92nd American Meteorological Society Annual Meeting (January 22-26, 2012)

Monday, 23 January 2012: 4:45 PM
An Evaluation of Microwave Land Surface Emissivities for Use in Precipitation Algorithms
Room 256 (New Orleans Convention Center )
Cecilia Hernandez, ESSIC/UMD, College Park, MD; and R. R. Ferraro and C. D. Peters-Lidard

One of the most important physical parameters that can be retrieved from passive microwave radiometers is emissivity, in particular, over land. Emissivity can provide information on surface parameters such as soil condition, vegetation, and land cover. To advance the current state of empirically driven land-based precipitation algorithms, precipitation estimates can be improved over land if an accurate emissivity can be retrieved. Therefore, surface characterization is highly needed to advance the GPM-era precipitation over land algorithms.

An intercomparison study under the auspices of NASA's Precipitation Measurement Missions (PMM) Science Team was organized to assess the current status of established and emerging emissivity data sets and techniques. Currently, the PMM Land Surface Characterization Working Group (LSWG) is comparing seven algorithms that use different techniques to estimate emissivity (e.g., by direct observational, by using a land surface model, and by physical retrieval). These algorithms are compared during a three year period (July 2004 to June 2007), initially at three different sites (continental US (central, and southern) and in southern Canada). Amongst the data set being compared are estimates coming from passive microwave radiometer (e.g. SSMI/I, SSMI/S, AMSR-E, TMI, AMSU/MHS, WindSat), or in combination with ancillary data (e.g. land surface model data, ISSCP cloud mask, satellite-based precipitation data).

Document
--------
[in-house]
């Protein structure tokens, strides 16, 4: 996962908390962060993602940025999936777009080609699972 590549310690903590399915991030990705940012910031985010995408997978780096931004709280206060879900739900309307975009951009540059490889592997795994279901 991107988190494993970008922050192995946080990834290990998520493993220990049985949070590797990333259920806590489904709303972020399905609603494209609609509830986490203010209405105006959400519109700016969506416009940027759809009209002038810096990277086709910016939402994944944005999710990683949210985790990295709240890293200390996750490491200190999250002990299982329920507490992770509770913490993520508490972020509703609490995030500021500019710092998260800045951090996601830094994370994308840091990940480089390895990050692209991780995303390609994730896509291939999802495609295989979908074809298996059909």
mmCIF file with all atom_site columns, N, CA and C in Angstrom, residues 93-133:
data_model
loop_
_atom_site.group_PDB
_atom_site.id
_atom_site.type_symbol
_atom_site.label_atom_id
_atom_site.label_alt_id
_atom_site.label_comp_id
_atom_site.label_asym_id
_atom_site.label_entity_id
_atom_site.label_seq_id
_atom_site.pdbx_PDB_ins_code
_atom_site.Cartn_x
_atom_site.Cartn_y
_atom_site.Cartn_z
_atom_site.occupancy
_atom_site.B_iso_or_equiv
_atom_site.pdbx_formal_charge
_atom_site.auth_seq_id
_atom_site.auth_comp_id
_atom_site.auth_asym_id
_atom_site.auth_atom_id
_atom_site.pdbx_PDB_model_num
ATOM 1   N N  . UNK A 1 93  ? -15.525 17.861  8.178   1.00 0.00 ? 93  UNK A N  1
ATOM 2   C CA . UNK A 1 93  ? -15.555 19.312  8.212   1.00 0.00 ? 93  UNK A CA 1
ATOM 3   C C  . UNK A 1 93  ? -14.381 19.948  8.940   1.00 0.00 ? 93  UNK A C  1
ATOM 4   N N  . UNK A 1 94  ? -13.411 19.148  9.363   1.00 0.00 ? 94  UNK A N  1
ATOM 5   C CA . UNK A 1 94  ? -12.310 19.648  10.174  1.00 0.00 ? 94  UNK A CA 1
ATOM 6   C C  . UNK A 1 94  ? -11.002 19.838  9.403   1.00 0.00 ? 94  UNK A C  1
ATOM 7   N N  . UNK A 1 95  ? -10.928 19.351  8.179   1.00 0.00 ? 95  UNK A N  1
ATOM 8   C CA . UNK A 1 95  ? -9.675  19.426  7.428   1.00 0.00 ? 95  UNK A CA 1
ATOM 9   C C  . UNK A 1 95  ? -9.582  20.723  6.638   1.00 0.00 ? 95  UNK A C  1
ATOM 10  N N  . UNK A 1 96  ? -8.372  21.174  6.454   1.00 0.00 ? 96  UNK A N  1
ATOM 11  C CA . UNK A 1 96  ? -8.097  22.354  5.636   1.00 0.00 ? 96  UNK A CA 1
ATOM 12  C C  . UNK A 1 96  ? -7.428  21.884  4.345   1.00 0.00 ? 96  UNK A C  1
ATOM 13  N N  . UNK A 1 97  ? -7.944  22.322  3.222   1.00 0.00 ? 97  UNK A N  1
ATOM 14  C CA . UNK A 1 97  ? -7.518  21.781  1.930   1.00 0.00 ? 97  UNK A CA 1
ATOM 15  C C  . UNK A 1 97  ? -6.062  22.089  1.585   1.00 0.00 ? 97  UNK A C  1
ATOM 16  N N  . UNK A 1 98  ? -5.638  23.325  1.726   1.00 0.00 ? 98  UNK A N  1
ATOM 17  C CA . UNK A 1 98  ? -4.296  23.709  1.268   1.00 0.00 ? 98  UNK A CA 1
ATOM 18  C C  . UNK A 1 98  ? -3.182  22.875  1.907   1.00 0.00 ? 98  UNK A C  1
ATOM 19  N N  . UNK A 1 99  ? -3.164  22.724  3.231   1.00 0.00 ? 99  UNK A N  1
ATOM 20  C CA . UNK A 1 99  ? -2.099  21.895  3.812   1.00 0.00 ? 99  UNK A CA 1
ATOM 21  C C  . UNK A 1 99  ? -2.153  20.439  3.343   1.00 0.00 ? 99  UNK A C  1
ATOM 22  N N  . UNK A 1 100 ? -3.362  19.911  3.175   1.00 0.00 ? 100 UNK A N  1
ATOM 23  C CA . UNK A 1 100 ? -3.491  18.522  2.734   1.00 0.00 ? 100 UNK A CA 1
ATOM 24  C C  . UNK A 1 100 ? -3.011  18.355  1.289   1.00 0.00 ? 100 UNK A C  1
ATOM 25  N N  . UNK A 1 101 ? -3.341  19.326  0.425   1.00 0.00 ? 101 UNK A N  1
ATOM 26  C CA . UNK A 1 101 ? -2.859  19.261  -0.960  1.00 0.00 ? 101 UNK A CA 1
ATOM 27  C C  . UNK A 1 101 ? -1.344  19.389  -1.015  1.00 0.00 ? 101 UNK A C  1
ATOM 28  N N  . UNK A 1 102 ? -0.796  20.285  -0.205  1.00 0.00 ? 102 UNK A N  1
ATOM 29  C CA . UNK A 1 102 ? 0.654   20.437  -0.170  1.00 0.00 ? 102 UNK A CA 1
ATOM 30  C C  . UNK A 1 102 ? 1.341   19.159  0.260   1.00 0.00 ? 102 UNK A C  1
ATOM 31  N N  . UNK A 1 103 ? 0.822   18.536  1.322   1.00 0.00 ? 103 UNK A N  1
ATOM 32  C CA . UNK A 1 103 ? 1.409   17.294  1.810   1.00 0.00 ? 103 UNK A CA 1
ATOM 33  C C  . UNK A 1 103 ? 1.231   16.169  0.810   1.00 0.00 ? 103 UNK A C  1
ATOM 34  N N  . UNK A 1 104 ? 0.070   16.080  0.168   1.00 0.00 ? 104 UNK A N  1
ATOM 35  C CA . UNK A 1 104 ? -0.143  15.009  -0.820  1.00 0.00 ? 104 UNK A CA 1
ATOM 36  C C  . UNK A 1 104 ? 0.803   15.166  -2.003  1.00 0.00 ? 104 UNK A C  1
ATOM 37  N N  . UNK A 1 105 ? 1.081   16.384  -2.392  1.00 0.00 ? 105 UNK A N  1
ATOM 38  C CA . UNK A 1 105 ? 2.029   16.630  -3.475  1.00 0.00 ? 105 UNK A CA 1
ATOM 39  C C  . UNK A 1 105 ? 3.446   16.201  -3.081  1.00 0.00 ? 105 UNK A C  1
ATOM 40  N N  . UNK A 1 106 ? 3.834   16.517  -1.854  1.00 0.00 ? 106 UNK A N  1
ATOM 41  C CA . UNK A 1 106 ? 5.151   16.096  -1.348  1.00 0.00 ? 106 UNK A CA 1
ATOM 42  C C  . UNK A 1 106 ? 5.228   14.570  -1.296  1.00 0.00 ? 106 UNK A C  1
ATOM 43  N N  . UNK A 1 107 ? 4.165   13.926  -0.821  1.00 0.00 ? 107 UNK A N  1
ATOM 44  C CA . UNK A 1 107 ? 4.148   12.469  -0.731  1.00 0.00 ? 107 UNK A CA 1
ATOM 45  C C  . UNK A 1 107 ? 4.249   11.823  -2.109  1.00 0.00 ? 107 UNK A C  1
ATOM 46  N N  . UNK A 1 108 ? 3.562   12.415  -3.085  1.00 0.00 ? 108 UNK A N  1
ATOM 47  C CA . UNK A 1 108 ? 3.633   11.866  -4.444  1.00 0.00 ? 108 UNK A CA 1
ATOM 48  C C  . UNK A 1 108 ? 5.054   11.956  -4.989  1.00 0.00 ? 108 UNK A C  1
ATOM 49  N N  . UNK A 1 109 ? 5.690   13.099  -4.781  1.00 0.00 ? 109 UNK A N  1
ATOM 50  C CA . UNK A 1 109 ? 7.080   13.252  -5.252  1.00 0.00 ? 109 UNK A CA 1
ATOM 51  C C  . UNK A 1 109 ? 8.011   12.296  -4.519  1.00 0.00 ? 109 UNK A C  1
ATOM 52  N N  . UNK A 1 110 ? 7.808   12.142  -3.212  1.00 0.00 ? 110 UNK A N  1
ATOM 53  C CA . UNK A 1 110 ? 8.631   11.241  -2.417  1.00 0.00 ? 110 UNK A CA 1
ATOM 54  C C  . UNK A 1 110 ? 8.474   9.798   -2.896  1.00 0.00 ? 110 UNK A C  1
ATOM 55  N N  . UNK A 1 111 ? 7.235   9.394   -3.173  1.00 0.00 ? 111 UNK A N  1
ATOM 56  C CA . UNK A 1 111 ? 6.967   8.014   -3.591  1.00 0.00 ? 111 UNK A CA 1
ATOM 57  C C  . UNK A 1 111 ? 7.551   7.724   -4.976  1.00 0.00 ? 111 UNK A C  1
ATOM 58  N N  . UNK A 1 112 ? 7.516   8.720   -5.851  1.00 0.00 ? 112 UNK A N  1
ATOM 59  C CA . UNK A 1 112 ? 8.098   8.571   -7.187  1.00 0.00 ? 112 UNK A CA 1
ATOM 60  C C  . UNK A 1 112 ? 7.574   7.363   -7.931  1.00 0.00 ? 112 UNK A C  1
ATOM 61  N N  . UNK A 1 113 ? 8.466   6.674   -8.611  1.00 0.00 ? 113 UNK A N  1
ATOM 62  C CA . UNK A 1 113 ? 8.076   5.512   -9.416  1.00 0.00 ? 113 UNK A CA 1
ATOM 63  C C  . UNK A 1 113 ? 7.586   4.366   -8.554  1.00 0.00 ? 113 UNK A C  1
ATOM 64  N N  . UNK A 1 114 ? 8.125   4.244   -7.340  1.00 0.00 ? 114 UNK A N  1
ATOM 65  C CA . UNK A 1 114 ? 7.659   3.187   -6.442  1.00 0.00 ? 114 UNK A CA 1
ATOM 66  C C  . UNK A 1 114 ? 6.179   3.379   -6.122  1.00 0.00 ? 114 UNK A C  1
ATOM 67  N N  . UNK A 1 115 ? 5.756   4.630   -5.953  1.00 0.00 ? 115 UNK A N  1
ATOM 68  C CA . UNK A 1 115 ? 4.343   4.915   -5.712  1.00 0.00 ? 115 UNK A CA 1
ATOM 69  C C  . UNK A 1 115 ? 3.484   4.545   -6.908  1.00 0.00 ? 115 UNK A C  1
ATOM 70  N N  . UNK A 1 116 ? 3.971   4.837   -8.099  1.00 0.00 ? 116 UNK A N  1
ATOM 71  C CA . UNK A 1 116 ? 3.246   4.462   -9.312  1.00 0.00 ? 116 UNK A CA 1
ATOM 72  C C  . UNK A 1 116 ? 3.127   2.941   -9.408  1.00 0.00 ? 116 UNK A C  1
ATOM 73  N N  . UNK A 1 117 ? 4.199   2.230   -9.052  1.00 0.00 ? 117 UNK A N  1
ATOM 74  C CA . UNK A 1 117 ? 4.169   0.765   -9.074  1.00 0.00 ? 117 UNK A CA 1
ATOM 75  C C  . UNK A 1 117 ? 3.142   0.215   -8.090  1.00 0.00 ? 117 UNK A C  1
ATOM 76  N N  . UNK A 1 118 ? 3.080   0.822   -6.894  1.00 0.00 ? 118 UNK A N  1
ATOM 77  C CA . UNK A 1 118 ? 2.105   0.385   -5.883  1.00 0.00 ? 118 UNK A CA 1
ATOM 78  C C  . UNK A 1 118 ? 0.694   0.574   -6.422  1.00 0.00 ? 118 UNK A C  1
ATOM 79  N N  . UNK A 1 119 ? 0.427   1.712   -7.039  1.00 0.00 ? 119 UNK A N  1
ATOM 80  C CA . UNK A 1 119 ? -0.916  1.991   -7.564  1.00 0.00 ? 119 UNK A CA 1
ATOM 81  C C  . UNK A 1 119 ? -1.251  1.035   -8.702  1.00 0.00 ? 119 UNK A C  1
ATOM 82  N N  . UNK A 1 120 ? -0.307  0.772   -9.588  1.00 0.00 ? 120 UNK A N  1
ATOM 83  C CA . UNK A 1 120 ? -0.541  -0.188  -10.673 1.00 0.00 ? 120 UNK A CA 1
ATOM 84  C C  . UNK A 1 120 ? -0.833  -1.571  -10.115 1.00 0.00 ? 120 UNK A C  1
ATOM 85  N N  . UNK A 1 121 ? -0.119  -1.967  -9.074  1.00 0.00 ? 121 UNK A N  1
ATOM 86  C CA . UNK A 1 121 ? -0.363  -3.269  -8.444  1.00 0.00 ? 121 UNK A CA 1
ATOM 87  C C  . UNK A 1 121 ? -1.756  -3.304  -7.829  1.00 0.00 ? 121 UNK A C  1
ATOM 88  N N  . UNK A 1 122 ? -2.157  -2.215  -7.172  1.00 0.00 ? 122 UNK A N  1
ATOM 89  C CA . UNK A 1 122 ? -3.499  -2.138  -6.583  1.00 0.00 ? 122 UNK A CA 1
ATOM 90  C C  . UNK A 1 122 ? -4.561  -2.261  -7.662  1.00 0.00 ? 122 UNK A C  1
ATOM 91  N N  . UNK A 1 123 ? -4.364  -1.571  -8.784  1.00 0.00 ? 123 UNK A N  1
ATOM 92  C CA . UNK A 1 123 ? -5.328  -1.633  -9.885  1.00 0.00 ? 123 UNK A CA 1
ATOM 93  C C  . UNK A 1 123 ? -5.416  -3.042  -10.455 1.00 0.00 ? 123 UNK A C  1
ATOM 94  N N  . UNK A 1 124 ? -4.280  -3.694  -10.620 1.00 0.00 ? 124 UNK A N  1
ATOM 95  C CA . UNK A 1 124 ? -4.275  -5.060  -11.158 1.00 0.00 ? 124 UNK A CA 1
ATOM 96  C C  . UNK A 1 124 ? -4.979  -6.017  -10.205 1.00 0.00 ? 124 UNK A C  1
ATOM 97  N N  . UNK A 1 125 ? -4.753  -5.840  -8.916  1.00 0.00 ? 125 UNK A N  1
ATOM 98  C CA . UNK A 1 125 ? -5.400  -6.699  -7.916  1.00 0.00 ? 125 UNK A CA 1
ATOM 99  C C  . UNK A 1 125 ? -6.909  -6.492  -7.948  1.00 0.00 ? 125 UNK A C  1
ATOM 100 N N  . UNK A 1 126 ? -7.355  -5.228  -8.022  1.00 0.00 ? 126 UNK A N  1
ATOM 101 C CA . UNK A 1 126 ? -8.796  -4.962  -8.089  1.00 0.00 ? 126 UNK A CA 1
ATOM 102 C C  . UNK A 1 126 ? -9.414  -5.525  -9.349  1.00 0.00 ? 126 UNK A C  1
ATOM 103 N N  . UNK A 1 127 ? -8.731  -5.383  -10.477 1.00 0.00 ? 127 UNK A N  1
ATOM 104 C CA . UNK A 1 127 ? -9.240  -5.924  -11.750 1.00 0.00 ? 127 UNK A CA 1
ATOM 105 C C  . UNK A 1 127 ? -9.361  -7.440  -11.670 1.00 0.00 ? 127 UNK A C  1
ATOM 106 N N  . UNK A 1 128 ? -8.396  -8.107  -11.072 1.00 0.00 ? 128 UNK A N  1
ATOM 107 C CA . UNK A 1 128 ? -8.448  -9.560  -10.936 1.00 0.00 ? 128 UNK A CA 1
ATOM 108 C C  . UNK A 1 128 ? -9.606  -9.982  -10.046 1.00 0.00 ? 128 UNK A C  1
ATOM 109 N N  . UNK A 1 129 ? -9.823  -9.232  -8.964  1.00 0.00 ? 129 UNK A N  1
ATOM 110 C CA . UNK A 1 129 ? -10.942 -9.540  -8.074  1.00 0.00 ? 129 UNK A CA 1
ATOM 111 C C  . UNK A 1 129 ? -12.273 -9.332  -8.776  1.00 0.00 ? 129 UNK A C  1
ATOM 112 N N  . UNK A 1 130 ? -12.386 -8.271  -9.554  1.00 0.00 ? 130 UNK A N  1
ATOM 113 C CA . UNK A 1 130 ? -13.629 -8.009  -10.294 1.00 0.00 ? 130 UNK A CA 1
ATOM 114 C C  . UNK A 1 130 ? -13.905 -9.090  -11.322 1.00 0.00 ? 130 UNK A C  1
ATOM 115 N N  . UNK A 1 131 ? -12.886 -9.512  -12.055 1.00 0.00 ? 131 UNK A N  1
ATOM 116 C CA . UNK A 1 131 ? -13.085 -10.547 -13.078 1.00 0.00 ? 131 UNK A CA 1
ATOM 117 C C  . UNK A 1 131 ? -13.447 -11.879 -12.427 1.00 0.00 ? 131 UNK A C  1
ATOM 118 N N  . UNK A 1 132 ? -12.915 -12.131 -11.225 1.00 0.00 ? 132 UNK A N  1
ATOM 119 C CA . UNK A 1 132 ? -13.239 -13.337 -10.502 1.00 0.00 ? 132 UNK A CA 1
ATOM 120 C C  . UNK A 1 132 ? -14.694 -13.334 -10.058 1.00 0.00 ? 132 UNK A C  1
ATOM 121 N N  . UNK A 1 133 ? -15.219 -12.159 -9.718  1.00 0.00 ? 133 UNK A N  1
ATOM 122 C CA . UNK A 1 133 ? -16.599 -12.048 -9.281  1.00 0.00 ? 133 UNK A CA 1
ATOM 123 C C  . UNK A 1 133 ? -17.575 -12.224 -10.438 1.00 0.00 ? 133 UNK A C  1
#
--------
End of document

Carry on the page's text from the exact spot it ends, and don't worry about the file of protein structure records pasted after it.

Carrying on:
The comparison study tries to explore similarities and differences between the different techniques. These techniques are being compared by time series, monthly means, and percent of difference between them during periods of land surface change, such as snow cover, vegetation, presence of clouds, and precipitation. The results to date demonstrate that emissivity is affected by these conditions, more or less depending on the target site, but some of the discrepancies between these techniques are still unknown, and are under current evaluation.

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